After Deal Stalled, Shine Medical Eyeing Up to $160M from Deerfield
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that the U.S. accounts for about half of global consumption of the isotope.
Moreover, importing radioisotopes from overseas can sometimes turn into a race against the clock. Molybdenum-99 has a half-life of 66 hours, meaning about 1 percent of finished product is lost each hour.
Last month, the National Nuclear Security Administration, part of the U.S. Department of Energy, recognized NorthStar as the first domestic producer of molybdenum-99 in nearly 30 years, the company said. Currently, NorthStar is producing isotopes using a nuclear reactor in Columbia, MO, as part of a collaboration between the company and the University of Missouri Research Reactor. NorthStar’s long-term vision is to produce molybdenum-99—as well as a device for decaying it into technetium-99m, which the FDA approved in February—in Wisconsin.
While NorthStar appears to have beat out Shine in the effort to resume domestic production of molybdenum-99, that doesn’t mean NorthStar has the market cornered. NorthStar has said that by February 2019, it “could supply as much as 10 percent” of the molybdenum-99 and technetium-99m used by U.S. healthcare providers. That may indicate that Shine is not out of the running to become a leading supplier of the isotopes over the long haul.
Shine, which is still pre-revenue, could get a boost on the path toward commercialization if it lands the investment from Deerfield.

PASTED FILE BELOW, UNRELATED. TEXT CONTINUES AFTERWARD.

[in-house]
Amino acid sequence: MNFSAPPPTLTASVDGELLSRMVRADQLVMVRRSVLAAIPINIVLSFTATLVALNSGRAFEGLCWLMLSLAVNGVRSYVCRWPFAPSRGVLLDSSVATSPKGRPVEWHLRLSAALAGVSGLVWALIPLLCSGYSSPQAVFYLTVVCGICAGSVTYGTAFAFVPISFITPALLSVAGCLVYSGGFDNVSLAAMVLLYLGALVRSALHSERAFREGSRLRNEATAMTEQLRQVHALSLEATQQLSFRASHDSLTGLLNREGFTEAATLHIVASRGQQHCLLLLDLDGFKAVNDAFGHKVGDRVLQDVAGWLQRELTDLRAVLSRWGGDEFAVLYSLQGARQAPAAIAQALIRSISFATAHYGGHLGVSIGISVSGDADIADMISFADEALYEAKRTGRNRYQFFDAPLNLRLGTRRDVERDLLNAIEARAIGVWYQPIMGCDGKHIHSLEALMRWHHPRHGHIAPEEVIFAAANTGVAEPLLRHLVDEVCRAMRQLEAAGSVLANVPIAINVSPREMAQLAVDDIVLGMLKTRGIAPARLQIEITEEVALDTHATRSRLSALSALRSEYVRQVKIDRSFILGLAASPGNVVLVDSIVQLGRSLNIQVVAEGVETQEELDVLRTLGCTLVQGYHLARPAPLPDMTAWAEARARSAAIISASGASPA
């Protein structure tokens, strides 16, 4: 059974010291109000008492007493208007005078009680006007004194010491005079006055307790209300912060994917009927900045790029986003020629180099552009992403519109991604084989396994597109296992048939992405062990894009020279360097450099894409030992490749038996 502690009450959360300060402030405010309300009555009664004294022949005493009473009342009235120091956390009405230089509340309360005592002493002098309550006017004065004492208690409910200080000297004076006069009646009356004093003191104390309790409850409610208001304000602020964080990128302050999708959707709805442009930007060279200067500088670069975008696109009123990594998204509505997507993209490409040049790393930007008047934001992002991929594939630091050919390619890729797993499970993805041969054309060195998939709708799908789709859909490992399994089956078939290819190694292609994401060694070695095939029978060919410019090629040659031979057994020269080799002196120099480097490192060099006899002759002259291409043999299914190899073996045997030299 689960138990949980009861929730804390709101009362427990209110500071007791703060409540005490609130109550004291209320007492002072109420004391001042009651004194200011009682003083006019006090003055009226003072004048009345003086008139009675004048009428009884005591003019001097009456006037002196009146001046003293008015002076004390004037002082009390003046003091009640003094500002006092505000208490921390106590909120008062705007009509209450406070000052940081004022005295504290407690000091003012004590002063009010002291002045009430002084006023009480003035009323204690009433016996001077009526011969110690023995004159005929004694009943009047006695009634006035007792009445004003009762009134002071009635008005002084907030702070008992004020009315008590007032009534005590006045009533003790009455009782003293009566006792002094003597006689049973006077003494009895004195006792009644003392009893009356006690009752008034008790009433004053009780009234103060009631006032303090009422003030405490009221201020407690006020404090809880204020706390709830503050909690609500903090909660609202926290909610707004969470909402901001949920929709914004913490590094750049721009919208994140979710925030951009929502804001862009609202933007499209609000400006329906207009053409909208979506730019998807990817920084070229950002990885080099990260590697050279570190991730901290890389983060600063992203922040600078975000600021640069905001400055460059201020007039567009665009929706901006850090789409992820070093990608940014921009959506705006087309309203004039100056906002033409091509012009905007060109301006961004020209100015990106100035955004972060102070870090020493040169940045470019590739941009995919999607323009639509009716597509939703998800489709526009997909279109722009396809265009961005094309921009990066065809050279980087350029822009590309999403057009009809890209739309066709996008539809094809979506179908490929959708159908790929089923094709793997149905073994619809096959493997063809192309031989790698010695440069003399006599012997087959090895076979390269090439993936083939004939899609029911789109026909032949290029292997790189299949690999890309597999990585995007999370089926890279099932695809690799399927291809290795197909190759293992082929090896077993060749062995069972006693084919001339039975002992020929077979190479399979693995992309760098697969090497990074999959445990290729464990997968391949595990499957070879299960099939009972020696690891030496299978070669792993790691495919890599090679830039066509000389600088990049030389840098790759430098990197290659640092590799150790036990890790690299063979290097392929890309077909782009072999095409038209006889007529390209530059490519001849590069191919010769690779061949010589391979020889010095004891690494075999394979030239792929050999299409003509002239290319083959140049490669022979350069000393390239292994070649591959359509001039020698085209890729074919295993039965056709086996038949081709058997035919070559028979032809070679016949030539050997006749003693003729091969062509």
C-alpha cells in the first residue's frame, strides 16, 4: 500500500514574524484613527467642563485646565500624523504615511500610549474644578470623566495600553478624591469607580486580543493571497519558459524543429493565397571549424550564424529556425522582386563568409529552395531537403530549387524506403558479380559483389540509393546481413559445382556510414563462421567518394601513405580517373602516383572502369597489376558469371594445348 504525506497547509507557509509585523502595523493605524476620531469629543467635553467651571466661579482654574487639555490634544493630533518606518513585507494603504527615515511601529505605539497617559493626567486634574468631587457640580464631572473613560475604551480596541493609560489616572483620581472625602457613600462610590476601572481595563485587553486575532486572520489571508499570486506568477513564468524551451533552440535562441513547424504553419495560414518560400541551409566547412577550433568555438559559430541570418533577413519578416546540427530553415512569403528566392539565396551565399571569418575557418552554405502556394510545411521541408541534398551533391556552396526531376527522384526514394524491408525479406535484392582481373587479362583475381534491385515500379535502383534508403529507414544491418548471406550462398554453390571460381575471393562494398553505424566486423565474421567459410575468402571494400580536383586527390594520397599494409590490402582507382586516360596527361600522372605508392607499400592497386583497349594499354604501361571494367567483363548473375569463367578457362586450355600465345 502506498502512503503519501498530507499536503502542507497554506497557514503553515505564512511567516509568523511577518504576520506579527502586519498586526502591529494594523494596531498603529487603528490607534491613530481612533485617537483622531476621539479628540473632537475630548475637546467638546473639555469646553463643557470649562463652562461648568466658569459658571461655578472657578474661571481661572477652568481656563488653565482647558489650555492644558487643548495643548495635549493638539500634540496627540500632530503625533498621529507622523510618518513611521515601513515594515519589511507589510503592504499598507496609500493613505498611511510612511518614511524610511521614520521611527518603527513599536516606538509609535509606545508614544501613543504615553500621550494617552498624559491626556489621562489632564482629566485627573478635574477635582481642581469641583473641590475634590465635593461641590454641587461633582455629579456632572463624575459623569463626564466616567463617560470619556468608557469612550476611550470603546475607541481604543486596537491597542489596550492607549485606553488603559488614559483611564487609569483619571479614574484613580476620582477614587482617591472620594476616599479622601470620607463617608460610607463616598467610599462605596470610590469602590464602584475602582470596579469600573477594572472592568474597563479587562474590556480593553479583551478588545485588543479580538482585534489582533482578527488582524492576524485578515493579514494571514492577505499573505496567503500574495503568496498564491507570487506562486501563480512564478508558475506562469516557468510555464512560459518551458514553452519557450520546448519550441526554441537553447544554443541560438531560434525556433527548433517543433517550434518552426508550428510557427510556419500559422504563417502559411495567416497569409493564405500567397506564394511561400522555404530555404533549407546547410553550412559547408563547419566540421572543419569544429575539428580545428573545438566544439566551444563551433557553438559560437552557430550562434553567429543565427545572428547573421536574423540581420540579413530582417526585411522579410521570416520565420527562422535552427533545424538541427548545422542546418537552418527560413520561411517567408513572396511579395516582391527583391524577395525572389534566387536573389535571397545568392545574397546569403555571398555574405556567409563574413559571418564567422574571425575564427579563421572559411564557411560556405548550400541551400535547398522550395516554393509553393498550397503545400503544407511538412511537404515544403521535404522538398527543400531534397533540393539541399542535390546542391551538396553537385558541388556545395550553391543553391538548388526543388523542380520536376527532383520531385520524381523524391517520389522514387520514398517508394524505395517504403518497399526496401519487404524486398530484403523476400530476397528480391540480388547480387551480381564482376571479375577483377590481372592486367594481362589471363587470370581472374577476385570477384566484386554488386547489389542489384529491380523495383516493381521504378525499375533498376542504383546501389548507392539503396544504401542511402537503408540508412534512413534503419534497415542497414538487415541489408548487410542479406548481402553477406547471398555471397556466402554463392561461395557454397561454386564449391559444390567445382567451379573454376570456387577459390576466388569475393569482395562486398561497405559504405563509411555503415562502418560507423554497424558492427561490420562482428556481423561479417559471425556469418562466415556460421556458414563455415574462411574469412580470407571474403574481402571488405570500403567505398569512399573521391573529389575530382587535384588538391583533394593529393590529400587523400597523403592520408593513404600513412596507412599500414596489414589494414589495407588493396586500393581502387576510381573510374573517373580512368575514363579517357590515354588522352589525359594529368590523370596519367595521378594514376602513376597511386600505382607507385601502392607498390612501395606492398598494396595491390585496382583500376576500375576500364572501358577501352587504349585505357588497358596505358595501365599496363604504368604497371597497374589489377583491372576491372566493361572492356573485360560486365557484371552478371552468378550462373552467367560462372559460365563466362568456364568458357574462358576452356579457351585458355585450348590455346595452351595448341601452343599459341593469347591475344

Piefer and Todd Asmuth, Shine’s president, wrote in the e-mail to shareholders in September that the company plans to use the money from Deerfield “to finance the construction and startup of our medical isotope facility in Janesville.”
In 2016, the Nuclear Regulatory Commission authorized the issuance of a construction permit to Shine to build a full-scale production plant near its headquarters. Shine reportedly expects to begin building the facility in early 2019, and start making molybdenum-99 there in 2021.
In February, Shine said it completed construction on a prototype production facility, where it plans to test its technology. The 11,400-square-foot facility is located near the site where Shine plans to build the larger, 57,000-square-foot plant. Last month, Shine said it had installed a key piece of equipment in the smaller facility, which it would use to perform some of the tests and demonstrations on which parts of the potential Deerfield investment would hinge.